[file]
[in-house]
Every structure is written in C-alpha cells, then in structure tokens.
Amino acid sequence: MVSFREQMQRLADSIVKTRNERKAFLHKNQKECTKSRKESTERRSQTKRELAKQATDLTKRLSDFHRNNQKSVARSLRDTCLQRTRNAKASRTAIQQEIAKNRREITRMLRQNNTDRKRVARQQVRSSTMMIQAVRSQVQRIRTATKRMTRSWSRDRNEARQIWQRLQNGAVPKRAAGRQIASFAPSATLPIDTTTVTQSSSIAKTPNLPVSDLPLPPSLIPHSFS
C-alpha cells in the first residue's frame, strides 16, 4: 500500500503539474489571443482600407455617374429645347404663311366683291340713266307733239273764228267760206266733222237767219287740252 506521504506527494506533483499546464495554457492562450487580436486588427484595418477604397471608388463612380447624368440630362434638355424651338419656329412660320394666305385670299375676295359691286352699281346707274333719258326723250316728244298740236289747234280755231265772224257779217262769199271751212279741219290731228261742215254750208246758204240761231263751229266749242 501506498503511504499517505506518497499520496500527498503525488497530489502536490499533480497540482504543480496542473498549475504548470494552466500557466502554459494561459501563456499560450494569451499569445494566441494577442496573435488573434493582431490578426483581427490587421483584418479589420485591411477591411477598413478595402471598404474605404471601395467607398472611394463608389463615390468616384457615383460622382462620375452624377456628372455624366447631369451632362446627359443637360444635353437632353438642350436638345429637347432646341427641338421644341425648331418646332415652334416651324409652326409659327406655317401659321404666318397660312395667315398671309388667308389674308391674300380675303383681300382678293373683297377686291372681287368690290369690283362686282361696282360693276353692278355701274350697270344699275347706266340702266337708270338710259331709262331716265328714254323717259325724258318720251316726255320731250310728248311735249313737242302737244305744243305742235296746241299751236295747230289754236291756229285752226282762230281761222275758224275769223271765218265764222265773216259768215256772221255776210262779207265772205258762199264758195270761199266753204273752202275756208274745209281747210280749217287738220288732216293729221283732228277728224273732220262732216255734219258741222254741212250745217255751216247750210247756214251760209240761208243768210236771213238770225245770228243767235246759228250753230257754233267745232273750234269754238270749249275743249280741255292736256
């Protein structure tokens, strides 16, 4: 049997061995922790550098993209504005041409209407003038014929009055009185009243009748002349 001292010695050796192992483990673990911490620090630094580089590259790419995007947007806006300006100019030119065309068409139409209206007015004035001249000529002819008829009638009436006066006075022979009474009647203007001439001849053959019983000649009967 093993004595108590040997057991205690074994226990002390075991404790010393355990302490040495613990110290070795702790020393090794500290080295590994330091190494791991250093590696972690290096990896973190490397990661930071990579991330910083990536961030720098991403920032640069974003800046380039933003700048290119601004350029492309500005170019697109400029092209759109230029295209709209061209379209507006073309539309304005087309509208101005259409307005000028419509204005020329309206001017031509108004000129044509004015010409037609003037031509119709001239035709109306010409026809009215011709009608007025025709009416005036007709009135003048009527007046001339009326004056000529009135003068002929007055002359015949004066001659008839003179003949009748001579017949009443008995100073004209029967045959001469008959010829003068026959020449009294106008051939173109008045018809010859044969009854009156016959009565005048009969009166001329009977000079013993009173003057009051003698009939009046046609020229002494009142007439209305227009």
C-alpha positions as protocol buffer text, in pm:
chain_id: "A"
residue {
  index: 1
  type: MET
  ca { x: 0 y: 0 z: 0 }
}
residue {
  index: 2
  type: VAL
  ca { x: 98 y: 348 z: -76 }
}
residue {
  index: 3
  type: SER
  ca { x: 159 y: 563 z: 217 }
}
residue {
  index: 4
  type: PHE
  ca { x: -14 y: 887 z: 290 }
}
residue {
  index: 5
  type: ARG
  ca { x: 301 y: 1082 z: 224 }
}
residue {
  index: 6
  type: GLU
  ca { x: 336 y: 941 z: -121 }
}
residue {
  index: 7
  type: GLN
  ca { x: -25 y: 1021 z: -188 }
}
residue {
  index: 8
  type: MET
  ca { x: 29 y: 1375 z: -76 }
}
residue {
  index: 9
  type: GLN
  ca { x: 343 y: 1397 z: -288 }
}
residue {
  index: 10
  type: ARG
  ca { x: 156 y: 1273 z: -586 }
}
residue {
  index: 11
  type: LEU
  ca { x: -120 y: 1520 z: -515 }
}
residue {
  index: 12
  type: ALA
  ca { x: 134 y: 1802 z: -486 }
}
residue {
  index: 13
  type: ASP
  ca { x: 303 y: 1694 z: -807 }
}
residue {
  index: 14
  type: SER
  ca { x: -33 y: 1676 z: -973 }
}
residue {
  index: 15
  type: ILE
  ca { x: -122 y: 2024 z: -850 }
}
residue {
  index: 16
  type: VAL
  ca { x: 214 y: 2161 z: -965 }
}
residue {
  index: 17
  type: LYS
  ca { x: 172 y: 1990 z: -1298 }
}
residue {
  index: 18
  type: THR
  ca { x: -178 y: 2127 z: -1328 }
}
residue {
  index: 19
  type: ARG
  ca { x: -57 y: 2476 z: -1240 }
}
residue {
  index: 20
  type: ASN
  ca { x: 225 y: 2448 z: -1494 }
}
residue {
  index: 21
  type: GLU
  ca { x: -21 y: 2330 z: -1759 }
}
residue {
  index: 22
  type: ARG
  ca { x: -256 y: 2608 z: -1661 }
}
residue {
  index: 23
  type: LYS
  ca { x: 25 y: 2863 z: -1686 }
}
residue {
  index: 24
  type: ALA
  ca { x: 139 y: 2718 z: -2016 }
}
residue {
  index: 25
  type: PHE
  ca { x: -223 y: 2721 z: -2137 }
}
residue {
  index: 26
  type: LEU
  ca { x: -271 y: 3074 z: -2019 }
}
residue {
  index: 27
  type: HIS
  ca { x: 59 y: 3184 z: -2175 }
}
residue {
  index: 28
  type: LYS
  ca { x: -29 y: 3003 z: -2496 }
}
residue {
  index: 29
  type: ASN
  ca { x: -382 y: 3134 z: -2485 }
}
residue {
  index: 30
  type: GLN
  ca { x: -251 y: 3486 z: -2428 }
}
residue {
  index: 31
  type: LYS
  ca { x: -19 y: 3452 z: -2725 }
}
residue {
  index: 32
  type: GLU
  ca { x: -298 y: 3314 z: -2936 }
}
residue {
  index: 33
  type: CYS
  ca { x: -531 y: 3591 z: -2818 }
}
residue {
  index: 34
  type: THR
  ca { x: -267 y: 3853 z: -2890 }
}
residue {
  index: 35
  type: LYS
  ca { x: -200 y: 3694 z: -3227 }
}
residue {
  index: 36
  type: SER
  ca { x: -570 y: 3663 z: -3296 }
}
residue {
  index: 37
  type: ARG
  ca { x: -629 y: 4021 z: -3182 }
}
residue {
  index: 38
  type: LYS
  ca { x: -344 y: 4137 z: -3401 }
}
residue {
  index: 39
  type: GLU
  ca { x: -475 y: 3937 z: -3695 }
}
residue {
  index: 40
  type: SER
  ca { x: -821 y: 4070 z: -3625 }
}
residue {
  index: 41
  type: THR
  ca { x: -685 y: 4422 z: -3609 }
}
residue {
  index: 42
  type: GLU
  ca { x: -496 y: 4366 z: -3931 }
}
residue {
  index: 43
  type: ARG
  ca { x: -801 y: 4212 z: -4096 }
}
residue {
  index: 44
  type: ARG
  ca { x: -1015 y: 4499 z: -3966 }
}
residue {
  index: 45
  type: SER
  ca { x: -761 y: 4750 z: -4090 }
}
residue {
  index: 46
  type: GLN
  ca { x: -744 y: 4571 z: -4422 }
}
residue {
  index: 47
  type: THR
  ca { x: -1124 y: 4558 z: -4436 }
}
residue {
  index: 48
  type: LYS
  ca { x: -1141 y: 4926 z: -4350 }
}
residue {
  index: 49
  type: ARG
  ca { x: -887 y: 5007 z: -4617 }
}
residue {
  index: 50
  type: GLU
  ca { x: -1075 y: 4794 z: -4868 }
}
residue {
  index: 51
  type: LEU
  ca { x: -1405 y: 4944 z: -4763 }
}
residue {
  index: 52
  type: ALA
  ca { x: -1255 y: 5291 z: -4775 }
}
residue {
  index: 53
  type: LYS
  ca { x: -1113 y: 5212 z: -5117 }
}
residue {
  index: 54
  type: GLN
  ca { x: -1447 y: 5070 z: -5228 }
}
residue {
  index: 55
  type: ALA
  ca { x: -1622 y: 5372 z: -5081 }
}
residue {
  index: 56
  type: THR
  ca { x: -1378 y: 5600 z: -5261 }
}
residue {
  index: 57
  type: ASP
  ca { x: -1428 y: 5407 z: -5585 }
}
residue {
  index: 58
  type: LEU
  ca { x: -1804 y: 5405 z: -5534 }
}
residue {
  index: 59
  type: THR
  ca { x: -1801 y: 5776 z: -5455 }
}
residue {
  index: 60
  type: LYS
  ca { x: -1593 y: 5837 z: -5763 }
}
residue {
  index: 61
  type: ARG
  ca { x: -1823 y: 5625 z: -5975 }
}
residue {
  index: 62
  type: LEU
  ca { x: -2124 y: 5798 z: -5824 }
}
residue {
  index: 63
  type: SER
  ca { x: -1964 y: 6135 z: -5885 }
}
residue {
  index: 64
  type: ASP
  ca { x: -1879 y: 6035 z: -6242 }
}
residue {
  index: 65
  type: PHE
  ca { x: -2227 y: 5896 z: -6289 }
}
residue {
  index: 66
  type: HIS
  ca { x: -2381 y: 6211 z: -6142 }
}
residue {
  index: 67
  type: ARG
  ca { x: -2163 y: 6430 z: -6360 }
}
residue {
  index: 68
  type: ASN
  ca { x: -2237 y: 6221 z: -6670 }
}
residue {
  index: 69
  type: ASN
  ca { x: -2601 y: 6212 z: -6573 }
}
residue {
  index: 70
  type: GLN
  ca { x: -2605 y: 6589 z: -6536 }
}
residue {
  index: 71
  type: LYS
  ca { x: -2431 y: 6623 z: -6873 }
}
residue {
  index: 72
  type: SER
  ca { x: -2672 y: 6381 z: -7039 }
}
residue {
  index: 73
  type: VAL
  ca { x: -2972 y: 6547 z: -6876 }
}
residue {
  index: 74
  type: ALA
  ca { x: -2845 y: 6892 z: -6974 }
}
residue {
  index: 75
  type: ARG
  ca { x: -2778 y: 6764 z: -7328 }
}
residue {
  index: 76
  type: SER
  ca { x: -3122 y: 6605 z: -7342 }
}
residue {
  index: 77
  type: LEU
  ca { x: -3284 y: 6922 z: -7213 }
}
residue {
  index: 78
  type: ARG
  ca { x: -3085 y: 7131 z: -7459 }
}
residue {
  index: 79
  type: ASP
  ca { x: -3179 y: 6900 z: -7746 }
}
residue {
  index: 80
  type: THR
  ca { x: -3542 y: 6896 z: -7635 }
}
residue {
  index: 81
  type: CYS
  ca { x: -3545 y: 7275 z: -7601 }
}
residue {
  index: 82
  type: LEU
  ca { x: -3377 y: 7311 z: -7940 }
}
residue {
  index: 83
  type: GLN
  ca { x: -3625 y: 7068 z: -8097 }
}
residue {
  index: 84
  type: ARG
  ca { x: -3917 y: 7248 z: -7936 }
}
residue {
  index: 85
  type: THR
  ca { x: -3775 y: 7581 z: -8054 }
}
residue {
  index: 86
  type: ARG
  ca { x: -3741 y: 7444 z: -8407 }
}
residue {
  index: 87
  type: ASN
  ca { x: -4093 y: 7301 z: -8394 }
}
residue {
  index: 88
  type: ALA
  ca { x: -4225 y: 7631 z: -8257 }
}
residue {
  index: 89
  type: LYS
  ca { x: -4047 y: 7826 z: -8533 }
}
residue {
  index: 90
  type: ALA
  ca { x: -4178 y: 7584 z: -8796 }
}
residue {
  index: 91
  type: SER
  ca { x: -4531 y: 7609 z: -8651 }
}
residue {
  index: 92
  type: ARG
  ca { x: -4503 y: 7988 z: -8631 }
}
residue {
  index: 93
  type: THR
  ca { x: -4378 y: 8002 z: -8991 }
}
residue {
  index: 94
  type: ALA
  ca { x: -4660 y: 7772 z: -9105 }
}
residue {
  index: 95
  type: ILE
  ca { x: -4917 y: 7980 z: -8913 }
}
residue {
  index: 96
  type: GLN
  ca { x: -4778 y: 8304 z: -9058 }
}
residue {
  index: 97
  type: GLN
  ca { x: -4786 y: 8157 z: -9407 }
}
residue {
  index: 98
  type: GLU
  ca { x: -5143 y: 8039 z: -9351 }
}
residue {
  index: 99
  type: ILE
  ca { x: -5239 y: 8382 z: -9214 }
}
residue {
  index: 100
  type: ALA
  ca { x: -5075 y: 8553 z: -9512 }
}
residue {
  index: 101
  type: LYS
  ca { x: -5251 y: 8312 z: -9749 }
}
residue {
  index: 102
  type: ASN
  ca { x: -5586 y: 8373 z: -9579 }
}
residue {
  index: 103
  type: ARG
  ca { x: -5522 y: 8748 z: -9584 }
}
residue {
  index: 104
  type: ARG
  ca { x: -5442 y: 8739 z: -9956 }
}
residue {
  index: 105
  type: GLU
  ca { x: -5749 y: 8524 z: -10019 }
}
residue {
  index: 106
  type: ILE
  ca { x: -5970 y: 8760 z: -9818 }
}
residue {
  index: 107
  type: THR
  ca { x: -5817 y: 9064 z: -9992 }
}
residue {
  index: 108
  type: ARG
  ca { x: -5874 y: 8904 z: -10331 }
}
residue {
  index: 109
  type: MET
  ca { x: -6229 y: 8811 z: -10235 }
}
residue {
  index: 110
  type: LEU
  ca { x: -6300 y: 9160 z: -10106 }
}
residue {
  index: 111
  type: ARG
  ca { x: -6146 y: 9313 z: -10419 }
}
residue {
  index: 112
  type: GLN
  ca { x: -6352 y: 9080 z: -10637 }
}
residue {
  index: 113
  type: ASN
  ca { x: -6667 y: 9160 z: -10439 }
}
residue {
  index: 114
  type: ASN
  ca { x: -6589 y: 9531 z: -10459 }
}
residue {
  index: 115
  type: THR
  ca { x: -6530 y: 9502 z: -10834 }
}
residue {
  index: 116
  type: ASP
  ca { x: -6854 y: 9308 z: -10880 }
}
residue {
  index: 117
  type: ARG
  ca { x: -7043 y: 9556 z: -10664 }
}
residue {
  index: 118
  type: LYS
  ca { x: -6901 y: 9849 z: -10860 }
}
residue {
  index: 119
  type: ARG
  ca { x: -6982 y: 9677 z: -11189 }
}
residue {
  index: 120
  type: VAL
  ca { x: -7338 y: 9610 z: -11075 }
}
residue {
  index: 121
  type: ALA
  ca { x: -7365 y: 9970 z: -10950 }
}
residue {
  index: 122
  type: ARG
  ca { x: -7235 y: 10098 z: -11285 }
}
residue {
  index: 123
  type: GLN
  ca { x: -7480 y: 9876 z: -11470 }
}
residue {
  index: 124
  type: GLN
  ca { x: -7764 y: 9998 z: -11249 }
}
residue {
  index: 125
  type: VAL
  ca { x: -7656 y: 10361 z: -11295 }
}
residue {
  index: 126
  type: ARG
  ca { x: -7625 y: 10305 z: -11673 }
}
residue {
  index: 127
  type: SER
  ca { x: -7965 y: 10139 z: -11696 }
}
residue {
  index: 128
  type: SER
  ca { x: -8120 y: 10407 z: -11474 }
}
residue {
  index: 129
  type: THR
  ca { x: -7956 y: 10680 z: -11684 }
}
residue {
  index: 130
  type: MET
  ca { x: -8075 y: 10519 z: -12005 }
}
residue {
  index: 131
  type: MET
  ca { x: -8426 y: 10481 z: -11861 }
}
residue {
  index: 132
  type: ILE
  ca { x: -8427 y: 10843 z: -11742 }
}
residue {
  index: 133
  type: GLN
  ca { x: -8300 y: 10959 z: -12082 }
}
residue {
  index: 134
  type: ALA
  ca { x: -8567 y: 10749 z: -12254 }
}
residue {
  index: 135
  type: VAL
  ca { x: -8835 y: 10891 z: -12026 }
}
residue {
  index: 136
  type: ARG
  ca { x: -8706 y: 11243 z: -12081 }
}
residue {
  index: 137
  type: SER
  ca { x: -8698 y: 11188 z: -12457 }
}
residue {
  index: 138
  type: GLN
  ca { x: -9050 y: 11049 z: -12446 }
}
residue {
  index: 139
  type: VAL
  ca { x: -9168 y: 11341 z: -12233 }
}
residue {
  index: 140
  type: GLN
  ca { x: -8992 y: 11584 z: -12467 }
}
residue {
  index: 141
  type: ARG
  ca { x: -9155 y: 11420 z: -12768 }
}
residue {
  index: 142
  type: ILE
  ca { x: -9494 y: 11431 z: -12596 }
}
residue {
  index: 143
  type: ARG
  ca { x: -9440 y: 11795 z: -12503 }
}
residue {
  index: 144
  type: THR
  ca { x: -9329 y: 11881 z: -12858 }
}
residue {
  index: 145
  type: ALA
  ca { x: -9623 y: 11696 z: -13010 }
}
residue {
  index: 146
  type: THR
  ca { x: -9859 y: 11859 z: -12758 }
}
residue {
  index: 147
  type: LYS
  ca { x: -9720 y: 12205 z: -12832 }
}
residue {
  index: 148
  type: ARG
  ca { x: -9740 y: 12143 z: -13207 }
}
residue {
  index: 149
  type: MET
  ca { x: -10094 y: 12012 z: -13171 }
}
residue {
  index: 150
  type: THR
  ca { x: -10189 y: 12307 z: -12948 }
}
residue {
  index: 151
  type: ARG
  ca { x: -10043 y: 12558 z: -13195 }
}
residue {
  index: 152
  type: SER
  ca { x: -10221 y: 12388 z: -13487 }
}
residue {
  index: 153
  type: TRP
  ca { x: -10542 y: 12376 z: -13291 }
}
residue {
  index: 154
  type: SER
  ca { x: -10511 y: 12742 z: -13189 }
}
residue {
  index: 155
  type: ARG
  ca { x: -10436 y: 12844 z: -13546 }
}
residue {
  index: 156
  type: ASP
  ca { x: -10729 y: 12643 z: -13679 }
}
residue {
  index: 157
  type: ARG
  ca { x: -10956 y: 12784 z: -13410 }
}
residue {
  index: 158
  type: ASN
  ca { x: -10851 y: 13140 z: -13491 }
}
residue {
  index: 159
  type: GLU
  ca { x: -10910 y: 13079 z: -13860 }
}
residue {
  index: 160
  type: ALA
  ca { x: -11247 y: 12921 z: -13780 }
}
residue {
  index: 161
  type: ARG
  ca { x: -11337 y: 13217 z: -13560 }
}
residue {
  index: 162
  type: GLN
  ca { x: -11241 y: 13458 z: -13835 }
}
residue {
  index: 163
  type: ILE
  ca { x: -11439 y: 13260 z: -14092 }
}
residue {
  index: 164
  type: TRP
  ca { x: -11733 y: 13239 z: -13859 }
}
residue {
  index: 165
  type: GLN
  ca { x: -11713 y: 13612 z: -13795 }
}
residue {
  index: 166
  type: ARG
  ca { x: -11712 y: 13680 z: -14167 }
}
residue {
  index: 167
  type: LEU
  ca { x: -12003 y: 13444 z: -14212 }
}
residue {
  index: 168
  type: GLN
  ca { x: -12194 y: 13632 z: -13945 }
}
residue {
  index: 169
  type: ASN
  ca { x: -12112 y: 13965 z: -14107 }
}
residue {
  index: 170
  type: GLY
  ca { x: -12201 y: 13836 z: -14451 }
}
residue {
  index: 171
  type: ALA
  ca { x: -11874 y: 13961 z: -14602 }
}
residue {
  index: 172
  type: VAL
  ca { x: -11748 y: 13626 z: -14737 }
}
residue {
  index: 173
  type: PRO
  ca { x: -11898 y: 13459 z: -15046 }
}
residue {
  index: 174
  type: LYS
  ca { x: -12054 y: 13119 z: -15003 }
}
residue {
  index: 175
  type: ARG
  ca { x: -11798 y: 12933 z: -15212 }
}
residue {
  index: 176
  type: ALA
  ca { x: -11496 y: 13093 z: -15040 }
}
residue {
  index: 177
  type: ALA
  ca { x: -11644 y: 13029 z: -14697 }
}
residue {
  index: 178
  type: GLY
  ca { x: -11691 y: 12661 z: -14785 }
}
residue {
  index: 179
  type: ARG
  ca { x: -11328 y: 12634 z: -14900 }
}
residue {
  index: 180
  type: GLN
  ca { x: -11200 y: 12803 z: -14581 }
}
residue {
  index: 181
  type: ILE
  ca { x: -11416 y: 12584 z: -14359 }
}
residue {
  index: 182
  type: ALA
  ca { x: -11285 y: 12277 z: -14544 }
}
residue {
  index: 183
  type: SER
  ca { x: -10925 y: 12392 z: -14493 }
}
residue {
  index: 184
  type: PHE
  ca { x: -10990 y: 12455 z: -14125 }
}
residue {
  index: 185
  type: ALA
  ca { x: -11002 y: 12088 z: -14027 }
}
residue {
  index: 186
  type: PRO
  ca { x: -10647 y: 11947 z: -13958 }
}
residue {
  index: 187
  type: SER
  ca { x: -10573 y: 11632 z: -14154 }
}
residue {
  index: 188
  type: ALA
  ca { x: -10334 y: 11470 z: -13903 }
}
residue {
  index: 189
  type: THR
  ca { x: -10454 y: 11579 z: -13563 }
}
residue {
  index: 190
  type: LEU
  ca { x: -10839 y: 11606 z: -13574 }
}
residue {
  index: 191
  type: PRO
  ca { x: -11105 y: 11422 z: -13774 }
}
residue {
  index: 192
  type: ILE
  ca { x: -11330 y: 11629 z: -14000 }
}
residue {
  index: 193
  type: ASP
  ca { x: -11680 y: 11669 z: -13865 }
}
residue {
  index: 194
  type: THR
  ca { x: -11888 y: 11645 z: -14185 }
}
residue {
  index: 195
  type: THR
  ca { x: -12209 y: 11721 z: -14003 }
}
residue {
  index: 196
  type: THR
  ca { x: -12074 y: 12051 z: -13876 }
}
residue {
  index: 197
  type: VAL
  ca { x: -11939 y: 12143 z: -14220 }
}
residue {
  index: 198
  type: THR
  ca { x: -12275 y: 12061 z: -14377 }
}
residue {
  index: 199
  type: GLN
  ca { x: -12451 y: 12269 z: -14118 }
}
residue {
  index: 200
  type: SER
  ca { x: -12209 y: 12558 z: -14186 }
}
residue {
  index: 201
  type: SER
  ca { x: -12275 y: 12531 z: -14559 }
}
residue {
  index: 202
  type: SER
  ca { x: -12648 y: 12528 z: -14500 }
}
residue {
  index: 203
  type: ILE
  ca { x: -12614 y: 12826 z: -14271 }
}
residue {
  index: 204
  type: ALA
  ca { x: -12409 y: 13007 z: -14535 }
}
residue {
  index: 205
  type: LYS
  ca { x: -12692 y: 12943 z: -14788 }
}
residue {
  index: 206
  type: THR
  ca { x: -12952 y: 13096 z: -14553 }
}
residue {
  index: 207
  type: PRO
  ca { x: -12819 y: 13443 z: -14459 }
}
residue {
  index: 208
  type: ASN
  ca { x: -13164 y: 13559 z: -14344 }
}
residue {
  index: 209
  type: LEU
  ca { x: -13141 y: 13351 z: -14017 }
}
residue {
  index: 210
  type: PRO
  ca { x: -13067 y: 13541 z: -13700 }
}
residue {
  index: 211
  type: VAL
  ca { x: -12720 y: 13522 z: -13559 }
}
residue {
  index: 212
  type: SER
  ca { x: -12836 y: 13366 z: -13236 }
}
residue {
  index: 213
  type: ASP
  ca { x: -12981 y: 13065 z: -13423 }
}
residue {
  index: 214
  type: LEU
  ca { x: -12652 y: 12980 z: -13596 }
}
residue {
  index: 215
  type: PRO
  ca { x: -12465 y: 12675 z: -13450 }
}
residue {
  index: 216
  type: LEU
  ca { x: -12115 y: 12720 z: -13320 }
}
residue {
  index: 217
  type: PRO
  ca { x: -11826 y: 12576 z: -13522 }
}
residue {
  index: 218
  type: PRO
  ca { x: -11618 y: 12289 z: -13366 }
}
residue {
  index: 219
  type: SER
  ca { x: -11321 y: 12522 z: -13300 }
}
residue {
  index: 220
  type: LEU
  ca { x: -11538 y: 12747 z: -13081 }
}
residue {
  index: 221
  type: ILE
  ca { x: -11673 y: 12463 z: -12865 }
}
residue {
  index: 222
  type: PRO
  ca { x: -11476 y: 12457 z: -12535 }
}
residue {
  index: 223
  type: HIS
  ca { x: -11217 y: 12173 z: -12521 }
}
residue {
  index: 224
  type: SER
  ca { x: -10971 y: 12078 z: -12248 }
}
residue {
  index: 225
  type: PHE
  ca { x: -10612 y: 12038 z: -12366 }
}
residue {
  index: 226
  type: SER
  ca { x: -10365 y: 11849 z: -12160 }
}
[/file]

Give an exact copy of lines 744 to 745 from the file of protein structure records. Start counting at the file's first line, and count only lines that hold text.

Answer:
  index: 148
  type: ARG